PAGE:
Newborn screening for Sickle Cell Disease has been shown in many countries across the Globe to result in a dramatic improvement in the health and life expectancy of children with Sickle Cell. Screening will also detect newborns with Thalassemia Major.The purpose of screening newborns for Sickle Cell is to be able to reduce the incidence of severe infections in affected infants. The introduction of Penicillin and the scheduling of vaccinations against Hemophilus (HiB), Pneumoccocus (Prevanar, Pneumovax) and Meningococcus (Menactra), and annual influenza (flu shot) has meant that almost all children born with Sickle Cell will now survive to adulthood.Identifying Sickle Cell at an early age also permits for screening children for other sickle cell problems, most noticeably use of transcranial doppler ultrasound for stroke.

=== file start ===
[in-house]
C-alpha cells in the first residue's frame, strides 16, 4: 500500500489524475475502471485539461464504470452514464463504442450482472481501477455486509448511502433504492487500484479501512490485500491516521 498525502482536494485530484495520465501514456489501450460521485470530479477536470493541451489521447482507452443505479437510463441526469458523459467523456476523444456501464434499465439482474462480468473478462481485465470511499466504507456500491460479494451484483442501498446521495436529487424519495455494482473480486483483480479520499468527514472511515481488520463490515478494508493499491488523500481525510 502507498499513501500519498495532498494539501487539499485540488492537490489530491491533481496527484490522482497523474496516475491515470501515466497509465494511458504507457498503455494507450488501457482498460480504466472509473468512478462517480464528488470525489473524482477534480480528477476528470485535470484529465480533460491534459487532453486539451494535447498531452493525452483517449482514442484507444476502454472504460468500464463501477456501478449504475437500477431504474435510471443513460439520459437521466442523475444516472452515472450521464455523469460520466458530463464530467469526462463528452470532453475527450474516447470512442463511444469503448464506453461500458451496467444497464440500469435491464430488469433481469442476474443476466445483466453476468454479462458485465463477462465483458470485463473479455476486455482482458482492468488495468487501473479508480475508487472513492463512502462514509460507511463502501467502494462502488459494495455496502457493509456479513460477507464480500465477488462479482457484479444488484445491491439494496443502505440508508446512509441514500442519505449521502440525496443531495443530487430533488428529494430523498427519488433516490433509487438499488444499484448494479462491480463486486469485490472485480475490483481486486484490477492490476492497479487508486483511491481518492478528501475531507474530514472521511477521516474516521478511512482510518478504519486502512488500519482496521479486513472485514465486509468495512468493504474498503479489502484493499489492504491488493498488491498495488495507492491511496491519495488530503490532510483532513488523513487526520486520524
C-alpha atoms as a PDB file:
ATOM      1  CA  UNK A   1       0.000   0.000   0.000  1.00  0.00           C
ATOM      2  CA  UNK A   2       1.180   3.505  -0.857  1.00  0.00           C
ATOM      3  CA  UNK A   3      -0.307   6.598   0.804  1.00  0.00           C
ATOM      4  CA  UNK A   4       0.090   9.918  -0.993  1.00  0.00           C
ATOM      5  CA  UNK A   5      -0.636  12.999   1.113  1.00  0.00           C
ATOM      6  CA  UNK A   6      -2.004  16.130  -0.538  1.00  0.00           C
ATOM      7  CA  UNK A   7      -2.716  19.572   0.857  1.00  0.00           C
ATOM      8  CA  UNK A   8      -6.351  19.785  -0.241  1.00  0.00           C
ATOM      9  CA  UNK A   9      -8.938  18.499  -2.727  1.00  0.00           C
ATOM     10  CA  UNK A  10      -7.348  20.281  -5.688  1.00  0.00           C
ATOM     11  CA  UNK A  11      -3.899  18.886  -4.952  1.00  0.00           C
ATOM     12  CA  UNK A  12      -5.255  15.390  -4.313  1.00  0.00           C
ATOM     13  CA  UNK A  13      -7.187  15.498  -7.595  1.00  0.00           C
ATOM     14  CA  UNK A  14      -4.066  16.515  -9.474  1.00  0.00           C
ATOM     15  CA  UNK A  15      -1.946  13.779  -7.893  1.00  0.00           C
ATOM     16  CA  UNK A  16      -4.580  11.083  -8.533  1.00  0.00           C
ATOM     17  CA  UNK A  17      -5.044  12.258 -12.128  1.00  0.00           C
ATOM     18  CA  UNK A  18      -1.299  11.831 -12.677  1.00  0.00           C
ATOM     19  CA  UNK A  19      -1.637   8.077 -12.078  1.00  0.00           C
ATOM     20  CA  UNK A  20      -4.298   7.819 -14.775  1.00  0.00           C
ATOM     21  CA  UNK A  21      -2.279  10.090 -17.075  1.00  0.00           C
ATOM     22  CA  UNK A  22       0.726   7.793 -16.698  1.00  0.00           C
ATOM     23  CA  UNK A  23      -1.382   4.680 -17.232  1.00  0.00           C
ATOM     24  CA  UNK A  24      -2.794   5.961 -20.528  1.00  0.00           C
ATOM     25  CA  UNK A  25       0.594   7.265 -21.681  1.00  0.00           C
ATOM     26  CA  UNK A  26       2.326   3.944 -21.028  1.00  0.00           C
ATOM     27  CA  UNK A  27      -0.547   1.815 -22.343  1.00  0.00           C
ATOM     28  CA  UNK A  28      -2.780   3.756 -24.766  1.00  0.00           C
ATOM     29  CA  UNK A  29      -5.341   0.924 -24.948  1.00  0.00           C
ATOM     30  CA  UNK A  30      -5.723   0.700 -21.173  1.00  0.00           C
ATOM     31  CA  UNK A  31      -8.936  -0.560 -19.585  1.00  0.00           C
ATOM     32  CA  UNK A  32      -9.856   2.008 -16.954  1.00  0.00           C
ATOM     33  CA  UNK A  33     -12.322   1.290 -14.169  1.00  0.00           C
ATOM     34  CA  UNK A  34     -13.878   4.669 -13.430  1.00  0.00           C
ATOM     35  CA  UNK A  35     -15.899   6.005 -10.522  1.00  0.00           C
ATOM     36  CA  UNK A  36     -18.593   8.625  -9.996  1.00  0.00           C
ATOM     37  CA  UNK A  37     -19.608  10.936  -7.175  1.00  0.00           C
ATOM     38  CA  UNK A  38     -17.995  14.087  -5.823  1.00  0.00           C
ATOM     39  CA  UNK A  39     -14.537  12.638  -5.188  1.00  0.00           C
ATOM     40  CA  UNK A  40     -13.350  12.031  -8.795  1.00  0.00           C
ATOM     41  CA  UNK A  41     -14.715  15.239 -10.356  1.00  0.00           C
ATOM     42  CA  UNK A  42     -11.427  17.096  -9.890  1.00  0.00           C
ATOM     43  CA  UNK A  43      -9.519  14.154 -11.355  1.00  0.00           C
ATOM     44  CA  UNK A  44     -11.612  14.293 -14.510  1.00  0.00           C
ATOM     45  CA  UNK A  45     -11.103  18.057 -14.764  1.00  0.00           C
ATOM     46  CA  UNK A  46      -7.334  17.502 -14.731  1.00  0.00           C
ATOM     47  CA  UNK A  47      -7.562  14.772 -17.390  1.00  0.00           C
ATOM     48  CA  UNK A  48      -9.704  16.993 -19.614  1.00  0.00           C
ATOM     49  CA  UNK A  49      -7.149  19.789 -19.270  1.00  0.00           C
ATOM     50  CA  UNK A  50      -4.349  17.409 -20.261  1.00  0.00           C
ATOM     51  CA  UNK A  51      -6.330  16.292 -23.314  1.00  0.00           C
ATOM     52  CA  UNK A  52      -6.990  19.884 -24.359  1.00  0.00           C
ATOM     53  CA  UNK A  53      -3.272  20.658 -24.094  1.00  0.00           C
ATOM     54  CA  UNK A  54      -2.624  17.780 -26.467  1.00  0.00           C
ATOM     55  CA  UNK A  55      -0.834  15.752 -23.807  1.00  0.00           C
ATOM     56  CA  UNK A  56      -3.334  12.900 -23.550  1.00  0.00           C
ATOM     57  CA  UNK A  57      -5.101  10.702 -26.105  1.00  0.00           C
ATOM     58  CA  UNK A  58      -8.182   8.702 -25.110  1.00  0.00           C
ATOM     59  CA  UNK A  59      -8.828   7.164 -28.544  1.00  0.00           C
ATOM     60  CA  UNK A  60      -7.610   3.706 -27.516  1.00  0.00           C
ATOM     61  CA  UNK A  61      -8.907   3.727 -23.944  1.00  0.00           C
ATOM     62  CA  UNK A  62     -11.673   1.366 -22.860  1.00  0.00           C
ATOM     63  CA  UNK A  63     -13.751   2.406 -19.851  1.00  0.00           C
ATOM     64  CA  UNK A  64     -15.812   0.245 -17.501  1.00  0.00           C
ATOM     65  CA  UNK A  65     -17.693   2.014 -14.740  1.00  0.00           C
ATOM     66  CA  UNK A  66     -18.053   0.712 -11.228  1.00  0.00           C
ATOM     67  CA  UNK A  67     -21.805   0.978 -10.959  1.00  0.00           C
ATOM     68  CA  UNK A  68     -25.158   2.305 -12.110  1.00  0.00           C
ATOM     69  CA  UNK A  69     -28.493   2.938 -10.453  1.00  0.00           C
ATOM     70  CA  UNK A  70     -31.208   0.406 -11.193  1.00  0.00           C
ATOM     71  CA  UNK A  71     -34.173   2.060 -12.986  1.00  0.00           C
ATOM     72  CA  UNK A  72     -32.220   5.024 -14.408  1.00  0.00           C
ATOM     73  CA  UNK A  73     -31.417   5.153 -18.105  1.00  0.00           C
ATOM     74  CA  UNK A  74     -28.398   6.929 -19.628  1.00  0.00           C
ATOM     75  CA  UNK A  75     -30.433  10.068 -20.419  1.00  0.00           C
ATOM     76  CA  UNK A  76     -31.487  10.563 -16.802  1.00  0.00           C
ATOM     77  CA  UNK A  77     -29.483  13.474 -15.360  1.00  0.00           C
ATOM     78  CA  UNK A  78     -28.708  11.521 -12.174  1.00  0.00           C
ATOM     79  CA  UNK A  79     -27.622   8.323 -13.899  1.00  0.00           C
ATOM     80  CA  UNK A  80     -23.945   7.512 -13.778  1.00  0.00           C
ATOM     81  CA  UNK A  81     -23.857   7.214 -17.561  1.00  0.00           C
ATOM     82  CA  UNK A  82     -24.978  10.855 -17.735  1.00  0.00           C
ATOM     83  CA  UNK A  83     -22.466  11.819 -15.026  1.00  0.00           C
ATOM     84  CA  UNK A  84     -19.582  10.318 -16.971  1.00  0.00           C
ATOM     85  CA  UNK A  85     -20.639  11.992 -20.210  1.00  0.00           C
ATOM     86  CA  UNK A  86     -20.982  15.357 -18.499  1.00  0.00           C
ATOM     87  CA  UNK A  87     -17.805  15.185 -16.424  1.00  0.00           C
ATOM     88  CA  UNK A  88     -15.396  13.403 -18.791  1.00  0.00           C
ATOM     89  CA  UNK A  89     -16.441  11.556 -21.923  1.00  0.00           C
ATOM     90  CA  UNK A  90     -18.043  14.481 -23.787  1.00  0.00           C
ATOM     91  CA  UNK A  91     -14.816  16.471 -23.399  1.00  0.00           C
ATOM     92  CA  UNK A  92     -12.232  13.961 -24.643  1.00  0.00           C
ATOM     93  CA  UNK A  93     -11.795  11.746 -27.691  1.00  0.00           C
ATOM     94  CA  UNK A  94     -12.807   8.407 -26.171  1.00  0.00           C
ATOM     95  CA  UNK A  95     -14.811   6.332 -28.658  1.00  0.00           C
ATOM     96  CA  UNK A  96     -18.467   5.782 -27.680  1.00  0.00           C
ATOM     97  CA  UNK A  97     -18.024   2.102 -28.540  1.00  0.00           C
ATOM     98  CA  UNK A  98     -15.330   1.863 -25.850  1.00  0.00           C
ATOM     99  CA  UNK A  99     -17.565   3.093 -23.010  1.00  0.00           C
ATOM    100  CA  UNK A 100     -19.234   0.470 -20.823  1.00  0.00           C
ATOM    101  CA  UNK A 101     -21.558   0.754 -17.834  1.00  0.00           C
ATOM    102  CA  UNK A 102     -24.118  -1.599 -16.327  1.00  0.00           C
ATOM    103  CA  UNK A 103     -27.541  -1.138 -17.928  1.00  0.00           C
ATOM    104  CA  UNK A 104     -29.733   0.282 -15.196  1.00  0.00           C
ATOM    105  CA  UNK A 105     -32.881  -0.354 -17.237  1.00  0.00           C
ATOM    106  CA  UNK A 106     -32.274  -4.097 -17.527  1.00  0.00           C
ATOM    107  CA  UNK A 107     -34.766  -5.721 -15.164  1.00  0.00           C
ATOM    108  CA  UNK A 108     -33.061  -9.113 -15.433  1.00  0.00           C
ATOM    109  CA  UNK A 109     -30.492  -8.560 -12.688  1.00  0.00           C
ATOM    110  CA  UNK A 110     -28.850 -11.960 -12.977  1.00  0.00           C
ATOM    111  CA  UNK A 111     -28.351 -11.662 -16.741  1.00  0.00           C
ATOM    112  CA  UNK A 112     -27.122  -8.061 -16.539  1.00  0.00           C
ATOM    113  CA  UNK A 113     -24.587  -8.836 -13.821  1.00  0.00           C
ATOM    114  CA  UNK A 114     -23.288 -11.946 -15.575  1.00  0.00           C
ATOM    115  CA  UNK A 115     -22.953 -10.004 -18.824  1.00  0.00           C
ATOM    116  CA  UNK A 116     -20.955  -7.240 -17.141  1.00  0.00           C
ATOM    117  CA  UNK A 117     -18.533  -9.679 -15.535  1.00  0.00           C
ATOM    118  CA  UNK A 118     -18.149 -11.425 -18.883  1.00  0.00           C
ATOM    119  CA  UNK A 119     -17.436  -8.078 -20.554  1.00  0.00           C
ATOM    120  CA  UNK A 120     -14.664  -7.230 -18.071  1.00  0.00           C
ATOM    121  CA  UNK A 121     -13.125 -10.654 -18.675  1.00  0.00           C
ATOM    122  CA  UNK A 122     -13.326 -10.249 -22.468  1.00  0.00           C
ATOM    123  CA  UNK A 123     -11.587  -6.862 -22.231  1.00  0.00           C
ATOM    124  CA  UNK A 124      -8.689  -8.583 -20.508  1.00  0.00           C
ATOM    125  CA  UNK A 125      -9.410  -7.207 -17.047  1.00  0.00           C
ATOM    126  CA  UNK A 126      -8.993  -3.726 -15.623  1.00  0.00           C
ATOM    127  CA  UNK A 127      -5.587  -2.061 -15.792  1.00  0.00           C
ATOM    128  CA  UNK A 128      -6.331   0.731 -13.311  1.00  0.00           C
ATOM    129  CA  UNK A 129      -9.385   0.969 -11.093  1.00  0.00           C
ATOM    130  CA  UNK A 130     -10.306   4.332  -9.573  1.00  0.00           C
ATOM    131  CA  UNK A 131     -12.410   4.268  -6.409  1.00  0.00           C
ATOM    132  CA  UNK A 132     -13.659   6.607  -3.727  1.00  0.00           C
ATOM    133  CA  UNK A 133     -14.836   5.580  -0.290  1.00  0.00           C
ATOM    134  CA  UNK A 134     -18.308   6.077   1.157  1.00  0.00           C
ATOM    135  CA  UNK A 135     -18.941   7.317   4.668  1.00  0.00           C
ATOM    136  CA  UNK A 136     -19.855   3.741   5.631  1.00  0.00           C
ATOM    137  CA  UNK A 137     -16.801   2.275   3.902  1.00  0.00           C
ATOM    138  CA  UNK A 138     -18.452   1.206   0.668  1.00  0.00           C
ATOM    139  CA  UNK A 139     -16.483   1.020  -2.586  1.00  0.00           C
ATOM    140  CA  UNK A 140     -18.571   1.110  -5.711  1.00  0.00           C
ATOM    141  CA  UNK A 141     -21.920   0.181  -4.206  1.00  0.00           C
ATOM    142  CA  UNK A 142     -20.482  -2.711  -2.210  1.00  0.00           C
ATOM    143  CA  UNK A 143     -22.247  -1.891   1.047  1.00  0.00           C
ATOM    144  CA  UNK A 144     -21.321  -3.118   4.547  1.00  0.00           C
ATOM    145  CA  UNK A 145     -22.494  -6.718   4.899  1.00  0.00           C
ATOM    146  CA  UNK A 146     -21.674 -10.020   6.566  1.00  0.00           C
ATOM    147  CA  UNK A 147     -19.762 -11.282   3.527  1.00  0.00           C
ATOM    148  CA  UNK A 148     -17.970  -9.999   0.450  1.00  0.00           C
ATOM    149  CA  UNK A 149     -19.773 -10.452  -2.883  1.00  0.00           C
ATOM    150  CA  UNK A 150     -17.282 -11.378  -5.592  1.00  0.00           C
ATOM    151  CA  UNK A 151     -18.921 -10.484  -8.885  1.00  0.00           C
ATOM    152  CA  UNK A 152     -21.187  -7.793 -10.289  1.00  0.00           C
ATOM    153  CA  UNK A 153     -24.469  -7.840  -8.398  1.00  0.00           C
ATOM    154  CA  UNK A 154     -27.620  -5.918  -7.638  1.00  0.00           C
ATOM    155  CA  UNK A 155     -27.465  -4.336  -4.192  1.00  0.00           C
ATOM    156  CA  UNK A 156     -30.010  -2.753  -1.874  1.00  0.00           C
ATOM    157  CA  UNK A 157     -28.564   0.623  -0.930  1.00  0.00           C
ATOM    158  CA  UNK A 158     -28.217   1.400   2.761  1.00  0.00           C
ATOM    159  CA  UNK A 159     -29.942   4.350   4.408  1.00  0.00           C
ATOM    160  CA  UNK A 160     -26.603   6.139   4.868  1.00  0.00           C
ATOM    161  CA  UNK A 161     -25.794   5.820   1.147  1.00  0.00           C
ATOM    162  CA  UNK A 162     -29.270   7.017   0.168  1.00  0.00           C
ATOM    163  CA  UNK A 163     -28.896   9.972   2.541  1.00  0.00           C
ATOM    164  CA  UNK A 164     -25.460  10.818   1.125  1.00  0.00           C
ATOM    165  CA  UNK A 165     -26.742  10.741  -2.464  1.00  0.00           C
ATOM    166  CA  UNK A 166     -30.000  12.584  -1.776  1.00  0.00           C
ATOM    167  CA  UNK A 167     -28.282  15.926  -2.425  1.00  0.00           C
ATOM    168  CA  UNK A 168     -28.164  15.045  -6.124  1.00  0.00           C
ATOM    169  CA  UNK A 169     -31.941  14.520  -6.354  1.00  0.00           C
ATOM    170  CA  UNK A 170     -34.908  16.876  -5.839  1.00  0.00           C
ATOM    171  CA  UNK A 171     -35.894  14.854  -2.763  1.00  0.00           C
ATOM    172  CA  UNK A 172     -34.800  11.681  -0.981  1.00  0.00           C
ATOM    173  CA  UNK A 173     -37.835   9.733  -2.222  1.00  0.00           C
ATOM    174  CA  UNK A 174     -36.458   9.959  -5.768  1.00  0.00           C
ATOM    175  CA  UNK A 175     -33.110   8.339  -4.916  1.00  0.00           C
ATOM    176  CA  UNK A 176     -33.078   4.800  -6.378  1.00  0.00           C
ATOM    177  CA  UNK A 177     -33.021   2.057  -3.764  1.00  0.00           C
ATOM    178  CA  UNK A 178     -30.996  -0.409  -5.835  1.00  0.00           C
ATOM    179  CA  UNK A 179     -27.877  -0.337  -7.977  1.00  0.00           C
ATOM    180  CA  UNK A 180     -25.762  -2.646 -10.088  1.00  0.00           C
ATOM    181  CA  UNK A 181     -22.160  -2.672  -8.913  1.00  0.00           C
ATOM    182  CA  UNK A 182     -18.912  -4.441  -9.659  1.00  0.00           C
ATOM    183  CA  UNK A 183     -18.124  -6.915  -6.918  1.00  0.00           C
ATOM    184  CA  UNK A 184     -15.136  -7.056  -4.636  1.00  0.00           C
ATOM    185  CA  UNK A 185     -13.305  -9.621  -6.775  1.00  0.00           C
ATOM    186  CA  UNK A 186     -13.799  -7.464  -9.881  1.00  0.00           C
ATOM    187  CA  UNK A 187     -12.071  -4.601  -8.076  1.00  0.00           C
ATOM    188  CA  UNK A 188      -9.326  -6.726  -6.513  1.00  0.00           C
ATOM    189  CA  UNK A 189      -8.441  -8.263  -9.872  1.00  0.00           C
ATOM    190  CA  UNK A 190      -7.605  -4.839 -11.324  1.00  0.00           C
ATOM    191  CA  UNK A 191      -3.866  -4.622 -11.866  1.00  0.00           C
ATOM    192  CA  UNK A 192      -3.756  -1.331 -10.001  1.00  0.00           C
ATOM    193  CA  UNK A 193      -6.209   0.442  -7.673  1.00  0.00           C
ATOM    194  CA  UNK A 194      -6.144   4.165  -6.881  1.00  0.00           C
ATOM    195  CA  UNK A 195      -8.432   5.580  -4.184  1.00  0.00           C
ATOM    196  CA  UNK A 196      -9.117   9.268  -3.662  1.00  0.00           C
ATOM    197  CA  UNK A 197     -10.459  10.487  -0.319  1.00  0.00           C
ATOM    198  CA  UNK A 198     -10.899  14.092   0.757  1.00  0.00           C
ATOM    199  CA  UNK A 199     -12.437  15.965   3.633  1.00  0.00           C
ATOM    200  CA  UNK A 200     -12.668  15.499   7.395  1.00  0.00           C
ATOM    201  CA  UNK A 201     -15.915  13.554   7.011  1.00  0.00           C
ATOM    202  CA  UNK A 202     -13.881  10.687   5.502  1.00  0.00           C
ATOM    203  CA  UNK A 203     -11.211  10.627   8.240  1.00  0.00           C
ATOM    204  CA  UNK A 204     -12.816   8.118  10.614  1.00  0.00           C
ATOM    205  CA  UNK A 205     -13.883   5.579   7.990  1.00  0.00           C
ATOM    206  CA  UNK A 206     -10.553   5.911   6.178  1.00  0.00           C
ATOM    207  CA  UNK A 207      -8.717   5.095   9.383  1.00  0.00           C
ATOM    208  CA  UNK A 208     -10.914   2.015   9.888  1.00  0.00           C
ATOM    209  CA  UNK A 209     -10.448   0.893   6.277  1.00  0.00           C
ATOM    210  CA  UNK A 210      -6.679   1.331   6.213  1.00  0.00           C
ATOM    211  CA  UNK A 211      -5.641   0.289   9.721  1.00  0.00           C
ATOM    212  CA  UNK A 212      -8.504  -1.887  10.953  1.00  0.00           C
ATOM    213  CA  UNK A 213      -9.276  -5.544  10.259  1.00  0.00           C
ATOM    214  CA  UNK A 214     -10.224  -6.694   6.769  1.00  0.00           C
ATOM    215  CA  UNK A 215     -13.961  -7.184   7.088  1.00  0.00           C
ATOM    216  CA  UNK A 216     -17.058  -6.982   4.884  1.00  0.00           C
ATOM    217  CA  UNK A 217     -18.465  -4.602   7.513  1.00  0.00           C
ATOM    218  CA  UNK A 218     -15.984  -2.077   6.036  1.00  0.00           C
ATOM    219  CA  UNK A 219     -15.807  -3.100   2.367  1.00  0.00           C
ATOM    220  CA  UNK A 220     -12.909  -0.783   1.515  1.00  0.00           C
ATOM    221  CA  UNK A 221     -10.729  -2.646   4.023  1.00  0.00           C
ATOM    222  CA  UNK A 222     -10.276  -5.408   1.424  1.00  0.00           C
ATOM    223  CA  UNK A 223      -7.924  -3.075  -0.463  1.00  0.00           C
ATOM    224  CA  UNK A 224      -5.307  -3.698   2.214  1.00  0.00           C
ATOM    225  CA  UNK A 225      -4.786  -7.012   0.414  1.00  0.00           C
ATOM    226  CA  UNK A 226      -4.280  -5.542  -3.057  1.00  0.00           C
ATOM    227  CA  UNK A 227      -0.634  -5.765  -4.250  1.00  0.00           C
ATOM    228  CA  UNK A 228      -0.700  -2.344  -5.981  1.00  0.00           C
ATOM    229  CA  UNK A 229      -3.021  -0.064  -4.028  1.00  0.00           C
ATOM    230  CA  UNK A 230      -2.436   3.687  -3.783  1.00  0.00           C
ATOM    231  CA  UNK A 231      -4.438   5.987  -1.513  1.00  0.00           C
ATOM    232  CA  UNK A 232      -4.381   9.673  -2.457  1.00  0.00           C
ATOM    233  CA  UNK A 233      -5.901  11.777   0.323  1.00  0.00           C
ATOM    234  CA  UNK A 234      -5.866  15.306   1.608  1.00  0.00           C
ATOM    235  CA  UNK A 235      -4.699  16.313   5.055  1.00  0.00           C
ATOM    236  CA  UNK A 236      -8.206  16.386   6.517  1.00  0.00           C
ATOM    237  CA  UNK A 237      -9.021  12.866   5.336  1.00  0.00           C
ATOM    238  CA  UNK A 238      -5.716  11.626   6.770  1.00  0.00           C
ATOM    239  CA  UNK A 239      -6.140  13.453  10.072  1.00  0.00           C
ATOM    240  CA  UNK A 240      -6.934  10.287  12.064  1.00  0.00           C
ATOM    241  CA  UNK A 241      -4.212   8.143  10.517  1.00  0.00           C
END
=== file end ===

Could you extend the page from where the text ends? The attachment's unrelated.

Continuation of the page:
Sickle Cell Disease is now included in the provincial newborn screening programs in British Columbia, Ontario, most of Quebec, and shortly in Nova Scotia. However, there remain many provinces where this is not routinely performed. CanHaem and the Sickle Cell Disease Association of Canada (SCDAC) continue to advocate for this.